Tuesday, August 17, 2010

The Immigrant Story: Land of Opportunity or Limit?

I'll get right to the point. We have a problem, friends. A certain problem exists in our province (and nation) that will be difficult to fix, but it affects thousands upon thousands of people each year. This sizable conundrum produces unimaginable stress for people who have worked hard to climb the education system so they would never have to be in this position. And yet here they are.

As a result of my summer job, I've witnessed firsthand the stunning trend of limits on immigrant employment. Hundreds upon hundreds upon hundreds of people flood employment agencies everyday, across the province, desperately seeking jobs. They are doctors, lawyers, clinical researchers, physiotherapists, teachers, accountants, managers, I could go on. They've climbed the ladder of education in their home countries so they would never have to worry about paying for their mortgage, about saving tuition for their children's education. They've achieved certain careers so they would never have to live from paycheque to paycheque. They came to Canada for opportunity, for better jobs, to earn a livelihood. Yet their university degrees aren't credited when they arrive.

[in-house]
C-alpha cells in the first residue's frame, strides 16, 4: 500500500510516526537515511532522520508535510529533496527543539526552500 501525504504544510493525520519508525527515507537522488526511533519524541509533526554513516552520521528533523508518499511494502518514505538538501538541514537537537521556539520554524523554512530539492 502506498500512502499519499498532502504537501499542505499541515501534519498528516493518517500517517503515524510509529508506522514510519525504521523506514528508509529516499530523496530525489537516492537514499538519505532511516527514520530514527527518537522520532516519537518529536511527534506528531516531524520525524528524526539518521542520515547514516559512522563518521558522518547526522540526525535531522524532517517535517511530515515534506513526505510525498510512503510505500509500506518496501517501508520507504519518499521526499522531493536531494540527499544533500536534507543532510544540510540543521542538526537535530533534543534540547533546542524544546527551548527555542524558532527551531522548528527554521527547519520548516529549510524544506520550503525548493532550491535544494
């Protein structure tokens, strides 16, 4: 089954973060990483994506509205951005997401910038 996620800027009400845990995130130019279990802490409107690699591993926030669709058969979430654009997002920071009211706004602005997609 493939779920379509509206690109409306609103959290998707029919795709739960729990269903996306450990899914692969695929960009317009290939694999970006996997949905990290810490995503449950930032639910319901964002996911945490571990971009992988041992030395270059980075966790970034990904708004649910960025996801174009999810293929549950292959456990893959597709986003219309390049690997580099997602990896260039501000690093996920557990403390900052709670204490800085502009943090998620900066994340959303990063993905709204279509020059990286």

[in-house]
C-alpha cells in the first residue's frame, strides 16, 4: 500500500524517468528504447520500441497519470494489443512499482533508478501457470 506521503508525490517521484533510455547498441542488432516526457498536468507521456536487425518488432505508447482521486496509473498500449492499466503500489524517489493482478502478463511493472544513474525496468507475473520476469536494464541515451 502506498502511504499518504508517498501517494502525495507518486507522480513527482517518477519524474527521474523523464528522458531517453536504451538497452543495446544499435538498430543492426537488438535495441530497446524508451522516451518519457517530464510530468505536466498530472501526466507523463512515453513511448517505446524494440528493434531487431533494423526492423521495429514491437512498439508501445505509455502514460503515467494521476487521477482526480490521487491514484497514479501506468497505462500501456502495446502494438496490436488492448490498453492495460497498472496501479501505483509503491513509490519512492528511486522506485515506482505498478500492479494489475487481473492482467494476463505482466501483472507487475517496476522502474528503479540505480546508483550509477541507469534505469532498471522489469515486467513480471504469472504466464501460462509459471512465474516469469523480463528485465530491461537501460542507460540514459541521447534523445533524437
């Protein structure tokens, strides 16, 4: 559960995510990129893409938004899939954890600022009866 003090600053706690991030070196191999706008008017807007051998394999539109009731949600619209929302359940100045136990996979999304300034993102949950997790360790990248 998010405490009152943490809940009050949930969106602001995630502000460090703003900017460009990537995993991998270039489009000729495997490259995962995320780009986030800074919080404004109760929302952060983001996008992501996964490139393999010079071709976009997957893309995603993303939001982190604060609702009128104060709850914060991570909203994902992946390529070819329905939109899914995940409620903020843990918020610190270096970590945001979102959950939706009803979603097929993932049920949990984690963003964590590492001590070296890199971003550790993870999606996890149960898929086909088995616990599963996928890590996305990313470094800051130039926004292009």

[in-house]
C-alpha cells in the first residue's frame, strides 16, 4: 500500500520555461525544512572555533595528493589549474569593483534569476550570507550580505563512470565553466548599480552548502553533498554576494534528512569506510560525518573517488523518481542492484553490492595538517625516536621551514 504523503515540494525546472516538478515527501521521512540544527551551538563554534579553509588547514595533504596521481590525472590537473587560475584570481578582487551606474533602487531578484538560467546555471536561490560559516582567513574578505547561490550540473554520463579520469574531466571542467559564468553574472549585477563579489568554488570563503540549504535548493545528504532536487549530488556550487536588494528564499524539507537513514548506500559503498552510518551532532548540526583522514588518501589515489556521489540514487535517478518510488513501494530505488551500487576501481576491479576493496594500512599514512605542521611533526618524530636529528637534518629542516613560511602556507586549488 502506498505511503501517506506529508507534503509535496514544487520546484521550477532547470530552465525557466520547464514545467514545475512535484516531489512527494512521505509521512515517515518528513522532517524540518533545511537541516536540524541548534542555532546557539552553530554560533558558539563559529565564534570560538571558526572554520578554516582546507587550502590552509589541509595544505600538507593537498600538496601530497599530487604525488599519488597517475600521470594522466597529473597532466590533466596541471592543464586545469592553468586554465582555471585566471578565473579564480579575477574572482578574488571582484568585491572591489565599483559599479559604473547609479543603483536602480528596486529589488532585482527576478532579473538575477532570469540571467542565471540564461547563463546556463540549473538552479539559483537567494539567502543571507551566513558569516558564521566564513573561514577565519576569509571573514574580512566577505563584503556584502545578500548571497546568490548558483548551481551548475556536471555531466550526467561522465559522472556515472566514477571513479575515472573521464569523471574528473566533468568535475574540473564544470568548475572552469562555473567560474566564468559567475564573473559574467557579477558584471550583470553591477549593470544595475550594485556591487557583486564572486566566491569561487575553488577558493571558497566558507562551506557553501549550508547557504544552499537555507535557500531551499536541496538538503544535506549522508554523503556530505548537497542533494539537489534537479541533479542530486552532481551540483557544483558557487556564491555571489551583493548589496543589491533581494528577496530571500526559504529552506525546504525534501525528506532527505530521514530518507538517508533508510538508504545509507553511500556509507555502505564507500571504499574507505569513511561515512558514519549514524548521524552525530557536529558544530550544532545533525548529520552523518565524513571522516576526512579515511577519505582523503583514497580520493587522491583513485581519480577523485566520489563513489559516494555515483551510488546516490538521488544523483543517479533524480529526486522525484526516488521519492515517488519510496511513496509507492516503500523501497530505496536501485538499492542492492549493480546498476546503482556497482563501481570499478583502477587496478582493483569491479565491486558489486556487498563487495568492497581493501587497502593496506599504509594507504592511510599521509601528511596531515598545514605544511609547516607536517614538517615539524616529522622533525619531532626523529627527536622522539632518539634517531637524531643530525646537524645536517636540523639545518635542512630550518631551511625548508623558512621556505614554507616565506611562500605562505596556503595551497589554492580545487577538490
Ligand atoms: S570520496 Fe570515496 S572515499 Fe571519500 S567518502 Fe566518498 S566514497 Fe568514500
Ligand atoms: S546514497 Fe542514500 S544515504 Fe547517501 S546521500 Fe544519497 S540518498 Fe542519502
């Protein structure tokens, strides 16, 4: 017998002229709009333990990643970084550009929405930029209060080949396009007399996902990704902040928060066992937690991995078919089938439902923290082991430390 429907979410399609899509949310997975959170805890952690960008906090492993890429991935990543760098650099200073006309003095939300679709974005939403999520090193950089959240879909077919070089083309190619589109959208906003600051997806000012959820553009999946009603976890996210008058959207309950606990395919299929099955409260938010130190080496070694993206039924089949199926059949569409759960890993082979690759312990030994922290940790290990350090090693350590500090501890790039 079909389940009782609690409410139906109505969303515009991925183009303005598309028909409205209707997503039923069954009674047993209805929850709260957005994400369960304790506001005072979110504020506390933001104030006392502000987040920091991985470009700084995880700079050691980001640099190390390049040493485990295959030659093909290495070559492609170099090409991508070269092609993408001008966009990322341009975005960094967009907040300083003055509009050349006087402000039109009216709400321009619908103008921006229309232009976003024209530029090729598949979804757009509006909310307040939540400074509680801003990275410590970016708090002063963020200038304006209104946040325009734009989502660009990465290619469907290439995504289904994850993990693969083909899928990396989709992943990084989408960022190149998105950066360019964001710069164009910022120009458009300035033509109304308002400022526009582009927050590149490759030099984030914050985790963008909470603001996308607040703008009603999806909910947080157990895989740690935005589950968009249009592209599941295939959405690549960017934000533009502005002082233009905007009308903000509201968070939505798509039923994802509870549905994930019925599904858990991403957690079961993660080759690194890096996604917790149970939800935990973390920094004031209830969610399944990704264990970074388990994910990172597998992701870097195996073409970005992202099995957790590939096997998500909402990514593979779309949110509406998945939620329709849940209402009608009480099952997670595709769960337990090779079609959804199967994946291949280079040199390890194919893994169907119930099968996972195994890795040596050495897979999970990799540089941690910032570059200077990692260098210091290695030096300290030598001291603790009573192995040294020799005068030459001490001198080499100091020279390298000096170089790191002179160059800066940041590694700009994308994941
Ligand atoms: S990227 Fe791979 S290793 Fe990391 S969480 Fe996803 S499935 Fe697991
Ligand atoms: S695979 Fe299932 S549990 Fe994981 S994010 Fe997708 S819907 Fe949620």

Instead, they are sitting in employment agencies, filling out questionnaires regarding their unemployment. I don't know if this issue breaks your heart, but it certainly breaks mine (and quite certainly touches on my own personal moral intuitions). CTV broadcasted today that people searching for doctors in neighbourhood hospitals and clinics are turned away because of the shortage of medical practitioners. Would this problem exist if the policies of foreign accreditation were better formulated?